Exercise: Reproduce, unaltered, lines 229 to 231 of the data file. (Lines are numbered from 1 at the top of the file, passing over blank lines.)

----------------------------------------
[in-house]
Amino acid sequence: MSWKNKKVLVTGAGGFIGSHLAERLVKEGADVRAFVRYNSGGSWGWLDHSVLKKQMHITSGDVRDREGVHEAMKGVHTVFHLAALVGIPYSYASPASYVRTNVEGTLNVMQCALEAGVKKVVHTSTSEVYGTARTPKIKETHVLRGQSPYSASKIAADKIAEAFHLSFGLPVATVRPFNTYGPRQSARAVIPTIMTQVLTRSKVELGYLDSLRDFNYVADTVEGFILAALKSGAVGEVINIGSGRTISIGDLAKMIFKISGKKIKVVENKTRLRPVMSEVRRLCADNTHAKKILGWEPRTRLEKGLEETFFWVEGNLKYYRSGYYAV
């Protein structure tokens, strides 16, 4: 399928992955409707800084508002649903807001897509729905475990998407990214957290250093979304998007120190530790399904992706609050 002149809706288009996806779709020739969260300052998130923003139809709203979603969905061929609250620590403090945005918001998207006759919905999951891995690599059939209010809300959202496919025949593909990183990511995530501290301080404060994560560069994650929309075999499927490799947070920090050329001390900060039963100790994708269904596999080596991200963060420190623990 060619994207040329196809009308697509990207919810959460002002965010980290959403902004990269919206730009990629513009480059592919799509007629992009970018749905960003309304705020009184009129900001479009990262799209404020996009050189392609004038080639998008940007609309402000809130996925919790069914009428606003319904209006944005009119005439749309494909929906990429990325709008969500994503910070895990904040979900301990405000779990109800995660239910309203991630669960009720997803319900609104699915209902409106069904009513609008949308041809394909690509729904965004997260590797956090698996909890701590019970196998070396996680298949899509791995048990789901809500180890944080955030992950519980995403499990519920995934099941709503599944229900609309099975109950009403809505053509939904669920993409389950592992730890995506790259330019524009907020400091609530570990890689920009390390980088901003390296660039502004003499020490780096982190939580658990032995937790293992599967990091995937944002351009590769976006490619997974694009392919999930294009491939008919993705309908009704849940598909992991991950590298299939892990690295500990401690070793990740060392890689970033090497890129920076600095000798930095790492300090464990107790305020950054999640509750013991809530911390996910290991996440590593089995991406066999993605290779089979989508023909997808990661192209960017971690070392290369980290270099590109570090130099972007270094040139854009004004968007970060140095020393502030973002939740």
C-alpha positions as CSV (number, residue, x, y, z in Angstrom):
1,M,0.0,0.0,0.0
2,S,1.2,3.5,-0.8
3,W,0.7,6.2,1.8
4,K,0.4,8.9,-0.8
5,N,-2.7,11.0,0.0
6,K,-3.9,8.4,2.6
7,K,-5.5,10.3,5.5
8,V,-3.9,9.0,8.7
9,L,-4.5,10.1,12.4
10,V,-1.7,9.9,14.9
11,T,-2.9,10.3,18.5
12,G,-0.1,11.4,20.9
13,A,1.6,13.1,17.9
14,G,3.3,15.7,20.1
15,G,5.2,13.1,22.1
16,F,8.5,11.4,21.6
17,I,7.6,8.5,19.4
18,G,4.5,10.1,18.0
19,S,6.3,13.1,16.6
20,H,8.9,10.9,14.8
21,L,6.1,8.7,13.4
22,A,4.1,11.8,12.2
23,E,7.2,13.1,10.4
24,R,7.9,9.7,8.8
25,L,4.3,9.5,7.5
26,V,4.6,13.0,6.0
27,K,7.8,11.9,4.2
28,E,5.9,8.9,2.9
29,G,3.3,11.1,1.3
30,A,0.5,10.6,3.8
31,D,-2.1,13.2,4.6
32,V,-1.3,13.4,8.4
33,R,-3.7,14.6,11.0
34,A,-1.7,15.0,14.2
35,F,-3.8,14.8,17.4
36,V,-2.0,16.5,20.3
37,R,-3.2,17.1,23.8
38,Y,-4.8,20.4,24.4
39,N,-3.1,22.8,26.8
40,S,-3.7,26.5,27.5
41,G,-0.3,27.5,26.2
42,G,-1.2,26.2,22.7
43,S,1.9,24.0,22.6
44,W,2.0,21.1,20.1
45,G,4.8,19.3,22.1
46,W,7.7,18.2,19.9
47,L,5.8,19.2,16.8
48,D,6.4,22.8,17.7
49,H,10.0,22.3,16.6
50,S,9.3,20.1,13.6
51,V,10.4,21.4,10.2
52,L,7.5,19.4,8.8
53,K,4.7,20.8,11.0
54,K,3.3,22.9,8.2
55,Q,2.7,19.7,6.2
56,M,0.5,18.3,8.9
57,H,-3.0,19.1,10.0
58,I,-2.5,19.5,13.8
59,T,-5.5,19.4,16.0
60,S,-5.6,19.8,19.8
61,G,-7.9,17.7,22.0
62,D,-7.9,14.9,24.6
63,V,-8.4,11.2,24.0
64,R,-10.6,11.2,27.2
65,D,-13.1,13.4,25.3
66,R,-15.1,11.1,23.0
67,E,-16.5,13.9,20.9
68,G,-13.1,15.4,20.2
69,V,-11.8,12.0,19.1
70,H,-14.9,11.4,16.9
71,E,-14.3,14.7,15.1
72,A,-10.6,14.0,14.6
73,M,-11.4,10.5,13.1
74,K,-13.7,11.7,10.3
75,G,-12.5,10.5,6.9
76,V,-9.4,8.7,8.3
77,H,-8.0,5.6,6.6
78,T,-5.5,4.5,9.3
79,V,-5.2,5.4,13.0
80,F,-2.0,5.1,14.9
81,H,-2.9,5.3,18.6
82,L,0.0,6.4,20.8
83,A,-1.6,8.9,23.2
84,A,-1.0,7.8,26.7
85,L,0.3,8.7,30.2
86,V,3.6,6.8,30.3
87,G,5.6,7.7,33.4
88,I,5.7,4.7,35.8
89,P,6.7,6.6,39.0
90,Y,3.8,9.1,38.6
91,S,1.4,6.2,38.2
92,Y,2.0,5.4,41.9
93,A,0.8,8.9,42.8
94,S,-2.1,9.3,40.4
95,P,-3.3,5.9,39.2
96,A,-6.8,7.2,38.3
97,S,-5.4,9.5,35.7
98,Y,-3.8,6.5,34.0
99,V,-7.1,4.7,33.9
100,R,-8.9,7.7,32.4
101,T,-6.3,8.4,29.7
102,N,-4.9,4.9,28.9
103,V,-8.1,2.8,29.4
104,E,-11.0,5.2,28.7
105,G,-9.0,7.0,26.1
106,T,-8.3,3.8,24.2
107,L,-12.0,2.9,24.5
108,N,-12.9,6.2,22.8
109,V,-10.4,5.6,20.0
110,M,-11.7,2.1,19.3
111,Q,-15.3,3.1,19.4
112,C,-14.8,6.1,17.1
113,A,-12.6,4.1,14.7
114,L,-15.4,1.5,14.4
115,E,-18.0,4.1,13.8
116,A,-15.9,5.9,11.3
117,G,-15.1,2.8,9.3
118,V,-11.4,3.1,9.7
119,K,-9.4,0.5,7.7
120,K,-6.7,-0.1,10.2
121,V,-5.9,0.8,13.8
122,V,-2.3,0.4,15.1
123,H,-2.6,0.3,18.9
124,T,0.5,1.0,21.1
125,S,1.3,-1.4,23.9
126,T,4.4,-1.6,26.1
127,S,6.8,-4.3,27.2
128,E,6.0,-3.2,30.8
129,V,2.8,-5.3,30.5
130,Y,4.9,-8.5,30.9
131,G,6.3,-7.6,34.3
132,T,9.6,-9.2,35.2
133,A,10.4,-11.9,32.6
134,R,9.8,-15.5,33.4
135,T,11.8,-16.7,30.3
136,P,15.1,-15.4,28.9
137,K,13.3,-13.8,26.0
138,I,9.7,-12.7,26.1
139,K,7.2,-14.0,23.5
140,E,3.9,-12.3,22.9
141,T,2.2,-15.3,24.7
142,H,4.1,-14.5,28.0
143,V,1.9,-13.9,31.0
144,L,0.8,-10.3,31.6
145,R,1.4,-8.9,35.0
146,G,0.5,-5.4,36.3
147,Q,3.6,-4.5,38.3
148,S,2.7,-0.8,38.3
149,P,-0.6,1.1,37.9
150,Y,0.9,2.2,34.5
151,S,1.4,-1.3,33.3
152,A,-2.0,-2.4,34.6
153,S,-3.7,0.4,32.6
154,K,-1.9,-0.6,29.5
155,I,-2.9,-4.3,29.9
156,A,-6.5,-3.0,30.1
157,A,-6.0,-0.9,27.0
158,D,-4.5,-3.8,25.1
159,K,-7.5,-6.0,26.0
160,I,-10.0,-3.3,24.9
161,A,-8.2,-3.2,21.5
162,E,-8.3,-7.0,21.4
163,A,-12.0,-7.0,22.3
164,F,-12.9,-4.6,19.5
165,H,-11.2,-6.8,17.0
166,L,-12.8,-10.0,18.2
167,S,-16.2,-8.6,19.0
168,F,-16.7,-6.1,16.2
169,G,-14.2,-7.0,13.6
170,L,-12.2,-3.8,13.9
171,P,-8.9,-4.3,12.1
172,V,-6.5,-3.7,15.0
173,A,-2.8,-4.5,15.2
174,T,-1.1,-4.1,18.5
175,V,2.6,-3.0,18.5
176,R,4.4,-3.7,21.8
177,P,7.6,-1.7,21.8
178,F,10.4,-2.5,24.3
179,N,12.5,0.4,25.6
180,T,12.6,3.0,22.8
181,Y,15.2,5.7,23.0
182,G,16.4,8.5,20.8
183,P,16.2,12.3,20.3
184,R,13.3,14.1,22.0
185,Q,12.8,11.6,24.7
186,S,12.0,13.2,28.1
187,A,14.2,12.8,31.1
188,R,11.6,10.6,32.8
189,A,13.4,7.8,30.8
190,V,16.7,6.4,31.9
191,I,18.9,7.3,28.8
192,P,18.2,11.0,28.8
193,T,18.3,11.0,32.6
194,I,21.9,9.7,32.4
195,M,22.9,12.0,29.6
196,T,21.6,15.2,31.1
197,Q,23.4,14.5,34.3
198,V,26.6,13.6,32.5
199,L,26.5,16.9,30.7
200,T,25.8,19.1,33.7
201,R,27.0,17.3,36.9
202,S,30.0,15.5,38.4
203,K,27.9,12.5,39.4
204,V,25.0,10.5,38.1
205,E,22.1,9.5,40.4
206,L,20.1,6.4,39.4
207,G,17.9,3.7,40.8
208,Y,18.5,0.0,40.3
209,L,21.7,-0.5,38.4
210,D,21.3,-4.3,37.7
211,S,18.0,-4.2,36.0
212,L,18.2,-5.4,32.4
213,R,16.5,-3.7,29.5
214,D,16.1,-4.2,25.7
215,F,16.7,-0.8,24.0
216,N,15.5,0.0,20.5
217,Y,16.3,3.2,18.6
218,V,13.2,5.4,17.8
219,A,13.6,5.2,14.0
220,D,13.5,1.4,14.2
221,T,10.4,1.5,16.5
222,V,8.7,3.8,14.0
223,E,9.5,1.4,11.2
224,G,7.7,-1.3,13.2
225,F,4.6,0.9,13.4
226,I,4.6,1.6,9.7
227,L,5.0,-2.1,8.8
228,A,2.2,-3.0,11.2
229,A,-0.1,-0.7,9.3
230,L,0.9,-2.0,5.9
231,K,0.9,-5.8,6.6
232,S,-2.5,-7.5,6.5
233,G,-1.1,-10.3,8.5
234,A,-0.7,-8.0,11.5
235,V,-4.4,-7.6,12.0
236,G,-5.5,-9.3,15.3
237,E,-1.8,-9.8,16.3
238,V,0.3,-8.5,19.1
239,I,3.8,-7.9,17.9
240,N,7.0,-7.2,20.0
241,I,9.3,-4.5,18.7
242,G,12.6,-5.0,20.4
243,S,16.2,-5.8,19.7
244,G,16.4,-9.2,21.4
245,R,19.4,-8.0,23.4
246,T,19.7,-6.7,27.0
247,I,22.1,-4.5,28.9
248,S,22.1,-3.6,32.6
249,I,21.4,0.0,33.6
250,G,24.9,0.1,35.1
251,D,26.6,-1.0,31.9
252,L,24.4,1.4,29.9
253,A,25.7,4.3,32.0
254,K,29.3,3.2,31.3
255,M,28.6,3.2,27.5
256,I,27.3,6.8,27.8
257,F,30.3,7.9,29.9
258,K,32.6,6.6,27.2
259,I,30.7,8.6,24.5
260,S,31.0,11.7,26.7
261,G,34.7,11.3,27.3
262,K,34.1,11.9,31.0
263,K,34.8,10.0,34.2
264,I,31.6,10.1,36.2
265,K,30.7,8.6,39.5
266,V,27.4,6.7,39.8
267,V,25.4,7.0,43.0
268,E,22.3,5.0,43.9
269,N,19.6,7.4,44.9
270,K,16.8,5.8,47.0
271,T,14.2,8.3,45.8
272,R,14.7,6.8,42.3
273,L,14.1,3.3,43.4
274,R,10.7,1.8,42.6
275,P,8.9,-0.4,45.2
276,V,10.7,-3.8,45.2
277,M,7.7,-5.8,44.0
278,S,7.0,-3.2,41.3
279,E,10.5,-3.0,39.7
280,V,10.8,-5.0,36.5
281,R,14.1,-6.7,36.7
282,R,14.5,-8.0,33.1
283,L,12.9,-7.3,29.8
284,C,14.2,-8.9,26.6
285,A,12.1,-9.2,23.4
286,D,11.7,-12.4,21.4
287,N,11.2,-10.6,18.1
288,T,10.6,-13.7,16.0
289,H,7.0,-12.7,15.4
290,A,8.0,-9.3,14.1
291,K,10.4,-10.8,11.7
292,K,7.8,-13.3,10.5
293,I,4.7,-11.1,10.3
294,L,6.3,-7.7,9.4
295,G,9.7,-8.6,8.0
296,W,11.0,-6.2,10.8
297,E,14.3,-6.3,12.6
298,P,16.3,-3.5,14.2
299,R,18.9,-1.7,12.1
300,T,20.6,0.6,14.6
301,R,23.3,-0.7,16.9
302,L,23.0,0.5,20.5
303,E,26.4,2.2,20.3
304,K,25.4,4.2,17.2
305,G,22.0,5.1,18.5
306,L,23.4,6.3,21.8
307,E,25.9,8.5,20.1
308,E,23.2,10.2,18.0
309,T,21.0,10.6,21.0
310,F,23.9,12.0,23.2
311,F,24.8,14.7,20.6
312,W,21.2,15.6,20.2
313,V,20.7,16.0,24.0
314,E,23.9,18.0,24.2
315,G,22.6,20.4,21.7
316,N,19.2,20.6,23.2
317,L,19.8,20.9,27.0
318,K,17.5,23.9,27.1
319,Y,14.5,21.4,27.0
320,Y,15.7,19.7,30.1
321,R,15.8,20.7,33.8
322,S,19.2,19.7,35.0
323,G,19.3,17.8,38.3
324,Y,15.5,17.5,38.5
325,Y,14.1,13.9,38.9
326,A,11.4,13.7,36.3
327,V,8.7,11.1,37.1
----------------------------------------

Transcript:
225,F,4.6,0.9,13.4
226,I,4.6,1.6,9.7
227,L,5.0,-2.1,8.8